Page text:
Deputy Minister Magadzi thanked the Minister, Chairperson and the Committee. It was exciting to note that people would be exposed to the truth in respect of the developments within the DWS. The Department exposed the challenges it had and the work that had been done. The Department did not only consist of challenges but work was also being done with SAPS, SIU and various other institutions to ensure that corruption and fraud were dealt with. It was important for media reports to represent nothing but the truth. Reports that were incorrect brought the country into disrepute. When reading the articles published by the Daily Maverick the impression it gave was that the Department lacked leadership. The legality of everything that was said in the articles needed to be investigated to determine the way forward. The message was not that the media should stop reporting on organs of state but that the media should be an informative tool that could be used by citizens. Now that the Department had laid bare everything the expectation was that the media would use this information to correct the incorrect assumptions and statements it may have made. Out of the presentation, Parliament would have a report and be able to have resolutions which the Department would be able to implement based on the guidance of Parliament and the Committee. The comments from Members were appreciated. Water was a right and sanitation was dignity.

The Minister concluded by stating that those who engaged in criminal activity while employed in the Department and thereafter resigning would be tracked and pursued criminally or in terms of civil claims. The Department would go so far as targeting the personal estates to retrieve the lost funds. The Department was willing to go all the way with the assistance of law enforcement agencies. How would the Department recover money that would have been used and which was clearly a duplication? The Department would need to review this matter to determine whether there were possible claims. The Department would review this with the Committee because the amount lost through duplicative functions was a serious concern. Media had an important role to play as depicted in the political history of South Africa. It was important for the media to remain independent, fearless and accurate when reporting. The media had a role to play within South Africa’s democracy and needed freedom but they should reflect on the truth and publish accurate information. The issue of R37 billion was something the Department needed to unpack. The Department needed to determine whether this was money which had accumulated owing to poor accountability or no accountability. The cases that were being investigated did take a long time to resolve but the Department would engage with law enforcement agencies to find methods moving forward.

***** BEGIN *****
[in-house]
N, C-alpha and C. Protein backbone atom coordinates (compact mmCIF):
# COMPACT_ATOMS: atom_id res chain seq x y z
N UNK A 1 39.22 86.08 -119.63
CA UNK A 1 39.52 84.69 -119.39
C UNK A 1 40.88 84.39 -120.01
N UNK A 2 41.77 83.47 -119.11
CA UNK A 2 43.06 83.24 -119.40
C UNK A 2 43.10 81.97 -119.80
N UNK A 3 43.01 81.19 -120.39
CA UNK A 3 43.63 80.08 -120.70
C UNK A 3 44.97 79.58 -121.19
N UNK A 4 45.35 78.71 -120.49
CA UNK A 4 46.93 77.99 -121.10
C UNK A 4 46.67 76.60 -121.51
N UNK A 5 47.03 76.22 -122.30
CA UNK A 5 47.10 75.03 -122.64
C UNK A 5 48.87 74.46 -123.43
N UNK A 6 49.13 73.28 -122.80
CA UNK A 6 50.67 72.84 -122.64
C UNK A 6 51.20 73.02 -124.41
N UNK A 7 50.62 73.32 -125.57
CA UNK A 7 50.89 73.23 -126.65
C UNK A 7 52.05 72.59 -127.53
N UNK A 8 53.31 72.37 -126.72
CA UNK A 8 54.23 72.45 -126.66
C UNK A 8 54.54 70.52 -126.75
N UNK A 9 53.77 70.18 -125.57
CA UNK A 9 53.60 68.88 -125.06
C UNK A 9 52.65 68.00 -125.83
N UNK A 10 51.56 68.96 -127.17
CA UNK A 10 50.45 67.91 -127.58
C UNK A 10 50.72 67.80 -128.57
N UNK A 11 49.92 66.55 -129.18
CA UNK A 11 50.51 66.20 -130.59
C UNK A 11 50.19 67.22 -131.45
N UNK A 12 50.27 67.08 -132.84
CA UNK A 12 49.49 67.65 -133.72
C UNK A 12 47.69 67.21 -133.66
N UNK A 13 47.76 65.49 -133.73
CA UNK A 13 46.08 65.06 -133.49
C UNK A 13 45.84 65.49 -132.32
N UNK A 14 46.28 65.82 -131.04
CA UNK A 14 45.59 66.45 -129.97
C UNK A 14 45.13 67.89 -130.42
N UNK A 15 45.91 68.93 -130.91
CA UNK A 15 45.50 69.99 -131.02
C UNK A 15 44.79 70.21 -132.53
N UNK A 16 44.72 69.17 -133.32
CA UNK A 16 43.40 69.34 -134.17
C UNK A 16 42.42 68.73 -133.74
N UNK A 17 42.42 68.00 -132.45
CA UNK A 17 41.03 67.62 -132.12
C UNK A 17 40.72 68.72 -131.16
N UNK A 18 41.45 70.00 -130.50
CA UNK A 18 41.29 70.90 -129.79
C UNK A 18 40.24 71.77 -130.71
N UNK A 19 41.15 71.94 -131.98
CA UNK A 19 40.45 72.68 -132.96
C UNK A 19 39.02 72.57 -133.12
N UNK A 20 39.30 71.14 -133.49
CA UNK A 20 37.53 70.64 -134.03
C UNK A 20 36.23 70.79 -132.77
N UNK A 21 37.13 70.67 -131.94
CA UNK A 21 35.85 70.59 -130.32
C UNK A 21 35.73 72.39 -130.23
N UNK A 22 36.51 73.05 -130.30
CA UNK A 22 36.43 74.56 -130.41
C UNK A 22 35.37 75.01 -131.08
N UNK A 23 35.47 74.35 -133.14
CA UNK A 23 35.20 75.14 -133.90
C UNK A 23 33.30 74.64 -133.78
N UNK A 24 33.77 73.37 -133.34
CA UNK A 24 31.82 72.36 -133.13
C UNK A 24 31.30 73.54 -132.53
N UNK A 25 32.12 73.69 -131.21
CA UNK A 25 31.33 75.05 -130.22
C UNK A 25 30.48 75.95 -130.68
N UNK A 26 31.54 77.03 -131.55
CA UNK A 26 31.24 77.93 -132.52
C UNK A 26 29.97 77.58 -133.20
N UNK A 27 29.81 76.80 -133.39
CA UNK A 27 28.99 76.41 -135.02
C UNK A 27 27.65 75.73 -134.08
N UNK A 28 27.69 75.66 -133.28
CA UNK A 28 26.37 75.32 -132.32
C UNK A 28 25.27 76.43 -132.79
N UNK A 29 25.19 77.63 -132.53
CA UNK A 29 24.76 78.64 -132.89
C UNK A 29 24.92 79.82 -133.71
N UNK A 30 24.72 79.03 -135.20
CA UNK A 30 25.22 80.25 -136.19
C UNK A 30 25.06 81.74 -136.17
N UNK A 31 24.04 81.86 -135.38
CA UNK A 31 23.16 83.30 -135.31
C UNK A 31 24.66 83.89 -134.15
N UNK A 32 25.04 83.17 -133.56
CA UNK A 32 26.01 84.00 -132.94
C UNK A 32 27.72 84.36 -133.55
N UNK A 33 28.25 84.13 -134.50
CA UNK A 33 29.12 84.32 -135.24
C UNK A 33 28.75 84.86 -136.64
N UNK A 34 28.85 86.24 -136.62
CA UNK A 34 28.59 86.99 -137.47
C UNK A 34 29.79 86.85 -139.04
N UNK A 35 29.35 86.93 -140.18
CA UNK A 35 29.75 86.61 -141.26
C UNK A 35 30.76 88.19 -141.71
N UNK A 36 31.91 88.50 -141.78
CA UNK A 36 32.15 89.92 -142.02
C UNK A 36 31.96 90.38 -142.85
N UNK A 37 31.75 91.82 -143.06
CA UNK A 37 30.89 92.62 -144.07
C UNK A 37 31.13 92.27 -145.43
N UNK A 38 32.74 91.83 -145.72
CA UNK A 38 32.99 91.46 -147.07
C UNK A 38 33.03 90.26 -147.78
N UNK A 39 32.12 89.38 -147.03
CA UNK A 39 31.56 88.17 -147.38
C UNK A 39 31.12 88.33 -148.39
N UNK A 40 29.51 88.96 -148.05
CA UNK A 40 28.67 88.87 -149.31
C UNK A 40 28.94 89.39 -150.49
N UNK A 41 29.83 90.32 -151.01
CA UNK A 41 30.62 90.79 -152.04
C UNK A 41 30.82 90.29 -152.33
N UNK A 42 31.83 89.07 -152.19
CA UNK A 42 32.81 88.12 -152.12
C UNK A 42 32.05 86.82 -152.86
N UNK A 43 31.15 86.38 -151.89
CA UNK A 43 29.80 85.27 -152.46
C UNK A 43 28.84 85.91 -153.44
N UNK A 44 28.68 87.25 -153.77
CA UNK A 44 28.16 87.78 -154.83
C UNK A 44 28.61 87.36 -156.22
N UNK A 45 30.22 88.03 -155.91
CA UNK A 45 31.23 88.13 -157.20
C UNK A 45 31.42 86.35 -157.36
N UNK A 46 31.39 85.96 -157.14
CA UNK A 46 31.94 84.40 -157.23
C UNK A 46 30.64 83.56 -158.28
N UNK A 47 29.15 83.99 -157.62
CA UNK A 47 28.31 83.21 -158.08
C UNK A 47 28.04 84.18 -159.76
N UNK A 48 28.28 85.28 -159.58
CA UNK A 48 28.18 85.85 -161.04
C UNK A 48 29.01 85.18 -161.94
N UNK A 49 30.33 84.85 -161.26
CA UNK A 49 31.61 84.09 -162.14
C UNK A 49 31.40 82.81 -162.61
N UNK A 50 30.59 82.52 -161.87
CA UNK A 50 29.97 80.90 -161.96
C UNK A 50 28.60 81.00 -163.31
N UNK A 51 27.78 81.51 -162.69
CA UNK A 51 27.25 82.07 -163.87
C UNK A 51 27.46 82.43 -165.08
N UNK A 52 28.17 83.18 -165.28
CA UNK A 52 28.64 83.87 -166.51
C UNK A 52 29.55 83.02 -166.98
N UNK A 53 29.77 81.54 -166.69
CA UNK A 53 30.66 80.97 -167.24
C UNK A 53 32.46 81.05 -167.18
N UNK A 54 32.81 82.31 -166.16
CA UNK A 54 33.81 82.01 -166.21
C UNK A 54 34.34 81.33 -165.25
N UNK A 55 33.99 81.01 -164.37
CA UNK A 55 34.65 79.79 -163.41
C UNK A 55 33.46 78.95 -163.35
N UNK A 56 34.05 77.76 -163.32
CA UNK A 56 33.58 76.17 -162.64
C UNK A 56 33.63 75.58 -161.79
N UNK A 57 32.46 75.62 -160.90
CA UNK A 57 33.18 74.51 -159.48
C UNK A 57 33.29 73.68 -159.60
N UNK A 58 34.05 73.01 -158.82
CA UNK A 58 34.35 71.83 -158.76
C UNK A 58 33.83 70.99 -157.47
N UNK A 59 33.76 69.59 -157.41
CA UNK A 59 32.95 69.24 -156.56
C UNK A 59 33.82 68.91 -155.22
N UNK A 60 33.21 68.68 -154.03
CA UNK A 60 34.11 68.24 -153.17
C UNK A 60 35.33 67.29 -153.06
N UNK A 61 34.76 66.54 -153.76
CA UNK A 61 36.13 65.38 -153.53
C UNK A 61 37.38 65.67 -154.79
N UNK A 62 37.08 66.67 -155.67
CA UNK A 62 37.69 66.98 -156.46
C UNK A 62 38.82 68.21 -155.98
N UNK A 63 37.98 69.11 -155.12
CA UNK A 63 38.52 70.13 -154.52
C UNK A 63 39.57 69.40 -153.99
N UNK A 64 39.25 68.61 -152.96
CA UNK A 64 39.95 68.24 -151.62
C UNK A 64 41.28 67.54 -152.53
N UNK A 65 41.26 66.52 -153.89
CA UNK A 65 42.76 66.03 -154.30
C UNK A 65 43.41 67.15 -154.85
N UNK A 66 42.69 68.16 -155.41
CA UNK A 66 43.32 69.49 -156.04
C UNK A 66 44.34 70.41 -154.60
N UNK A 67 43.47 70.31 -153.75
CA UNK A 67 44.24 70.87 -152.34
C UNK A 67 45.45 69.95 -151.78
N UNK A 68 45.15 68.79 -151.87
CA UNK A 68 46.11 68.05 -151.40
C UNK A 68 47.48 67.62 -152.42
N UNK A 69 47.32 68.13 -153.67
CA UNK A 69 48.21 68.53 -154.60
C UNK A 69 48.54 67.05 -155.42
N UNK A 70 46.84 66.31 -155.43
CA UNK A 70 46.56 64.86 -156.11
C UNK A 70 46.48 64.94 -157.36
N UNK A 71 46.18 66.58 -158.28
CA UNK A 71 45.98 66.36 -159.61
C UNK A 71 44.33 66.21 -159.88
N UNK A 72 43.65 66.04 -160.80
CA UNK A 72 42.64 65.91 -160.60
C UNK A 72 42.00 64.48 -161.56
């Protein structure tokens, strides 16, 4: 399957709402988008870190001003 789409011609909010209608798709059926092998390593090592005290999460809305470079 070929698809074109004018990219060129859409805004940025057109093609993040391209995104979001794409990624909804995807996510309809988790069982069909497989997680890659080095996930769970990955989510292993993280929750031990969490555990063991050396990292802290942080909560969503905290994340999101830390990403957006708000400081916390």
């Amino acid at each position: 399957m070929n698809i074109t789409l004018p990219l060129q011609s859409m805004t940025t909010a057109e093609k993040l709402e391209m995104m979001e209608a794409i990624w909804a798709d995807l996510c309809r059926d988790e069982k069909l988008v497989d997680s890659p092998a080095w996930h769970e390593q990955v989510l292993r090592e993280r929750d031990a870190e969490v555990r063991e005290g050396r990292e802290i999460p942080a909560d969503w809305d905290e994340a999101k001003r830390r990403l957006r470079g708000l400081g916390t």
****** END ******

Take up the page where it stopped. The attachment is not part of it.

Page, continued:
The Chairperson thanked the Minister and his team. He noted Ms Powell giving her two minutes to speak.

Ms Powell said that she wanted to make a recommendation. There was a draft terms of reference for the establishment of a commission of enquiry into the functioning of the DWS that came from SCOPA in February 2018 and this enquiry was blocked. The recommendation was for this enquiry to be re-established because it was necessary. This would give the Department the opportunity to unpack further the cases and what was being done to root out corruption in the Department. If action had been taken sooner the Department would not be in the position it was in now. If Parliament had done its jobs in the past two years we would not be here. She thanked the Minister and Dr Phillips. The Daily Maverick required protection because the media formed a critical part of the pillars of our democracy.

The Chairperson thanked everyone who took the time to attend the meeting. Where someone sought clarity, they were welcome to reach out and call the Ministry and the Chairperson.

Meeting adjourned.